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Protection from radiological weapons and other security threats

28/11/2019 | Posted by Arnab Basu

Radiation detection technology, keeping us safe from conventional and radiological weapons.

The power to see the invisible was once limited to the realms of mystics and weird fiction, but today it is a reality. The technology that allows us to see what is hidden gives us a powerful weapon in the fight against terrorism, allowing police, military and civilian security staff to identify and neutralise potential threats. These threats are continually evolving because terrorism takes many forms; from a lone wolf wielding a knife to a network of terrorist cells plotting a mass bombing, technology aids and complements intelligence gathering and intervention. The machines used to see the invisible now employed in the security world were often developed from science initially used in healthcare.

Radiation detection technology has transformed healthcare and is doing the same for security, protecting the public against conventional weapons and radiological materials.


Metal detector technology

The roots of modern security scanning technology date back to the late 19th century, starting with Alexander Graham Bell’s first crude metal detector using electromagnetic waves. Adopted for military and industrial purposes, the metal detector came into widespread use in the 1960s and 1970s, for security in airports and public buildings. Deployed as a hand-held unit or walk-through scanner, the metal detector remains the most commonly used security screening device, but it can only detect metal. As threats evolved, new technology was required to supplement the humble metal detector.

X-ray technology

Like metal detectors, x-ray machines to have their roots in the late 19th and early 20th centuries thanks to scientists such as Wilhelm Roentgen who discovered x-rays and the pioneering work in radiation by Marie and Pierre Curie.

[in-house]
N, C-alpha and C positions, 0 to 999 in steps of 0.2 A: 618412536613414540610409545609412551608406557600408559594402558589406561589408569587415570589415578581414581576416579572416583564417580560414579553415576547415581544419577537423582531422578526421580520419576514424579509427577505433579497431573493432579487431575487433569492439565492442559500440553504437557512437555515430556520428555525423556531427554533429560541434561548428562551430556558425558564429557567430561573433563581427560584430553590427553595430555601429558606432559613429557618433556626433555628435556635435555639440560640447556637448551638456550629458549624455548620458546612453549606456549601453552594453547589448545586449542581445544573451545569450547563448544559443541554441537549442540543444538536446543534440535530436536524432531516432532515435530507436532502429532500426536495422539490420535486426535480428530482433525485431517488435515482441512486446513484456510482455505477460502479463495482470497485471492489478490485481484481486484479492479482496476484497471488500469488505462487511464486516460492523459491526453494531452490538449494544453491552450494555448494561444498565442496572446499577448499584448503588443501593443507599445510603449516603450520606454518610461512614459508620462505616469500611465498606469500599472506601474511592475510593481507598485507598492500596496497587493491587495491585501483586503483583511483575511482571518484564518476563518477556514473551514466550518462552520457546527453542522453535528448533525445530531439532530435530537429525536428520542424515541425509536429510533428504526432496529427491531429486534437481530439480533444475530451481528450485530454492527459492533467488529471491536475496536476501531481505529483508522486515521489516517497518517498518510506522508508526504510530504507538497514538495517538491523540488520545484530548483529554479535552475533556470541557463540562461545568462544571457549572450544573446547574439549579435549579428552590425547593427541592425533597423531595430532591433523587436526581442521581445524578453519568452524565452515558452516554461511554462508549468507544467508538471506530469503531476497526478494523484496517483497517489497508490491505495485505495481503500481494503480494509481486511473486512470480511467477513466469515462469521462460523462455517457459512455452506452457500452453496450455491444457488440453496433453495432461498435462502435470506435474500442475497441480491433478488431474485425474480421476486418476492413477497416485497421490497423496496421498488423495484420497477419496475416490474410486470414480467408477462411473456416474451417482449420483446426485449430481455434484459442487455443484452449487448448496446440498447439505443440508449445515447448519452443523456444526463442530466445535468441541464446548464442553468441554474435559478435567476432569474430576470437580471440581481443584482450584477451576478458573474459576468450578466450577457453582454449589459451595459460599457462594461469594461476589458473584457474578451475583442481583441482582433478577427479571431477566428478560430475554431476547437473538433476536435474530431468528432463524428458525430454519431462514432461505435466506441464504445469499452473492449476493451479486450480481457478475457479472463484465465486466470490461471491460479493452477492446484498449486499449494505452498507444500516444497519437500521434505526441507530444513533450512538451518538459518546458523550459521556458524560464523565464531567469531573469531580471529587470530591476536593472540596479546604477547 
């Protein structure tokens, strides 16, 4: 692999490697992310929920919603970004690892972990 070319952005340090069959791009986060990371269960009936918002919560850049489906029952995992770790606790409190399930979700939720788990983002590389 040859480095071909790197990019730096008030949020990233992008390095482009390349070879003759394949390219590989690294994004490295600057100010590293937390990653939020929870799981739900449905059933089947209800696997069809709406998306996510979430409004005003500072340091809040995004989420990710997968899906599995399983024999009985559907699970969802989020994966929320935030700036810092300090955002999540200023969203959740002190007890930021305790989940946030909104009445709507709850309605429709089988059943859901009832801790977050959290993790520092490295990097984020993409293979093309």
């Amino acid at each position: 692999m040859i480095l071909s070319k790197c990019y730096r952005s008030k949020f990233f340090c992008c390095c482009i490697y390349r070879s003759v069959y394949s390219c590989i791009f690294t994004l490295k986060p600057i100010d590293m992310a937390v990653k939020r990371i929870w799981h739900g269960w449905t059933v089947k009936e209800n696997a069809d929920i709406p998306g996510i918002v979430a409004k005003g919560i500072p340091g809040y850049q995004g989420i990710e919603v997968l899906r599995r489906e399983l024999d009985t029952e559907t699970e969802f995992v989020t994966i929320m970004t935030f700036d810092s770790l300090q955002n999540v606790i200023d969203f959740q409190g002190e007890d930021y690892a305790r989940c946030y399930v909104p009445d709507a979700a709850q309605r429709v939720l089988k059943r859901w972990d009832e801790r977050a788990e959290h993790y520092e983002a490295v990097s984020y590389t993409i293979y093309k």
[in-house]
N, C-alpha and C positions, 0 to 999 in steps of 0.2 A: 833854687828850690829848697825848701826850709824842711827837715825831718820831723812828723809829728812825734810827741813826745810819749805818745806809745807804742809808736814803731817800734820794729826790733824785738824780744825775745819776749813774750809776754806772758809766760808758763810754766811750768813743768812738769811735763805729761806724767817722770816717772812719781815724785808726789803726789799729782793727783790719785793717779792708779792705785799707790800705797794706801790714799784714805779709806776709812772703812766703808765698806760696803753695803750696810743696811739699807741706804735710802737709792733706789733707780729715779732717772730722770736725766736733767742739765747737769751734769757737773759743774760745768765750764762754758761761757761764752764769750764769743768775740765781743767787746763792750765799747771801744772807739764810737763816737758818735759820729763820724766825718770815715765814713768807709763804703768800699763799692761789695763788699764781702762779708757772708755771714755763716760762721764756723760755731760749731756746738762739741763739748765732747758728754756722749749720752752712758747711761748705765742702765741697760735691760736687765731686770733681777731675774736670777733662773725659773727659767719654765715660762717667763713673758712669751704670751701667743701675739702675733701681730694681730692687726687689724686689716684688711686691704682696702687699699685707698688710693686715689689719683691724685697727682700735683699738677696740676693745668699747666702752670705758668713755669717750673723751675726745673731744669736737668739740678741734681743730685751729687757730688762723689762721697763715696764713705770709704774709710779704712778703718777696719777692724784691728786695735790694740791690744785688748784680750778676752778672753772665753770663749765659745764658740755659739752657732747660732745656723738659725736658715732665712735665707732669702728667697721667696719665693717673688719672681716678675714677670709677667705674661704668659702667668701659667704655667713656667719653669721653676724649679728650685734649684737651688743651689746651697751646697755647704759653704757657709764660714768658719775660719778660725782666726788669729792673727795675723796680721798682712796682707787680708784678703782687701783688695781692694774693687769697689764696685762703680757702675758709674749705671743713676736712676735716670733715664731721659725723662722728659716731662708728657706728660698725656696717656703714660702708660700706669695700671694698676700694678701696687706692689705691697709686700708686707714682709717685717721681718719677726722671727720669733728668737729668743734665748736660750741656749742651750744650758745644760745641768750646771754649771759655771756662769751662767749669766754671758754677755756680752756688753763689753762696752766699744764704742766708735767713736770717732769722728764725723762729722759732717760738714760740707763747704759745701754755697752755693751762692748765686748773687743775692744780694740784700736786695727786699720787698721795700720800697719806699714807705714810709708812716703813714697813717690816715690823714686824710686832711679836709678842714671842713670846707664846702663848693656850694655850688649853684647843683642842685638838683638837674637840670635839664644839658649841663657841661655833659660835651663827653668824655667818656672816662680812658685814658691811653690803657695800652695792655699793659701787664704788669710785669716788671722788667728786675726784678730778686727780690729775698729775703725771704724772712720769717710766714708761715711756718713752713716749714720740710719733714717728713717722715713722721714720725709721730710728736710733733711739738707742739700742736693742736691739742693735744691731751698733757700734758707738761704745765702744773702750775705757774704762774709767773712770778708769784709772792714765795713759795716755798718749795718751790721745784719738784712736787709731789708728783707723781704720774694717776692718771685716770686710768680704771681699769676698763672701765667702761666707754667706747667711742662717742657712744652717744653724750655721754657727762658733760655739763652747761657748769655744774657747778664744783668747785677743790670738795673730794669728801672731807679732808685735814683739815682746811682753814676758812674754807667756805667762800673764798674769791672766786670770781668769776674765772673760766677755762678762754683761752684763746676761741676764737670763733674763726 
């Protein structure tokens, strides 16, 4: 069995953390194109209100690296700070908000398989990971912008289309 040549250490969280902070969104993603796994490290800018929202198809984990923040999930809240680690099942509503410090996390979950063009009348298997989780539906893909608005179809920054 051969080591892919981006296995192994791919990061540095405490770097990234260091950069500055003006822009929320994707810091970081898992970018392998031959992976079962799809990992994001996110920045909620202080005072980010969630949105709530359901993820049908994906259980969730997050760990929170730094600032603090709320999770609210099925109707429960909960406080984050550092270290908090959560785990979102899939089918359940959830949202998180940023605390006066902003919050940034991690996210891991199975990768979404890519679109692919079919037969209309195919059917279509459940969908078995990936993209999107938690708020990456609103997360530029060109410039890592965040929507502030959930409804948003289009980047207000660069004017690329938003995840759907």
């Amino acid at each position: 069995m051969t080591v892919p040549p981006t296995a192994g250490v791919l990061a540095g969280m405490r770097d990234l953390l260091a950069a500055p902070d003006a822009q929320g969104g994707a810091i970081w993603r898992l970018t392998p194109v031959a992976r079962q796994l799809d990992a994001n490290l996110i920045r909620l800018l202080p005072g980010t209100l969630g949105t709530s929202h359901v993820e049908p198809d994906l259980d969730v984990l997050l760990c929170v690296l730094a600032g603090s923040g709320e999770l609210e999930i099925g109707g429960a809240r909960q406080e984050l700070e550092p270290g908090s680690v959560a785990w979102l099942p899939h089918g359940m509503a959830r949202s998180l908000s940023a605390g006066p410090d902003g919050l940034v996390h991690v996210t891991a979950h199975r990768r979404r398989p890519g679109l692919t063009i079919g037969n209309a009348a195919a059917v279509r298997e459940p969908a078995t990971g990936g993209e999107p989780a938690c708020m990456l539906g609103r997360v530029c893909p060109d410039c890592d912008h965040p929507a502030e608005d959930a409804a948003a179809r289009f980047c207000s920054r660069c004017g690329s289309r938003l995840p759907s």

From the mid-1970s, they were deployed to protect borders by screening baggage at airports, initially under pressure from changes in the law in the US. The need for more security created a demand for progress in scanning technology, and the industry responded with advances in capability, usability and cost-effectiveness. In the case of air travel, a balance had to be struck between security screening and time. One of the drivers of growth is the push by transport regulators to minimise the inconvenience and cost of delays to passengers by adopting cutting-edge technology.

 

The fight against terrorism has involved security measures that cause inconvenience, such as the removal of coats, shoes and belts during security, and limits on the number of liquids that can be carried in hand luggage. Passengers will be familiar with the inline x-ray scanners used at airports to scan their hand luggage and understand that the limitations of the machines mean specific objects must be placed separately on a tray for examination. Such machines are nowadays so commonly deployed at the entrances to public buildings such as courts, museums and entertainment venues that their use barely warrants a second glance. Unfortunately, as we now know, there are few events, no matter how innocent, that a fanatical terrorist will not consider a legitimate target. X-ray detection technology is also used at ports and border crossings, to prevent the smuggling of people and other contraband. Postal services use it too.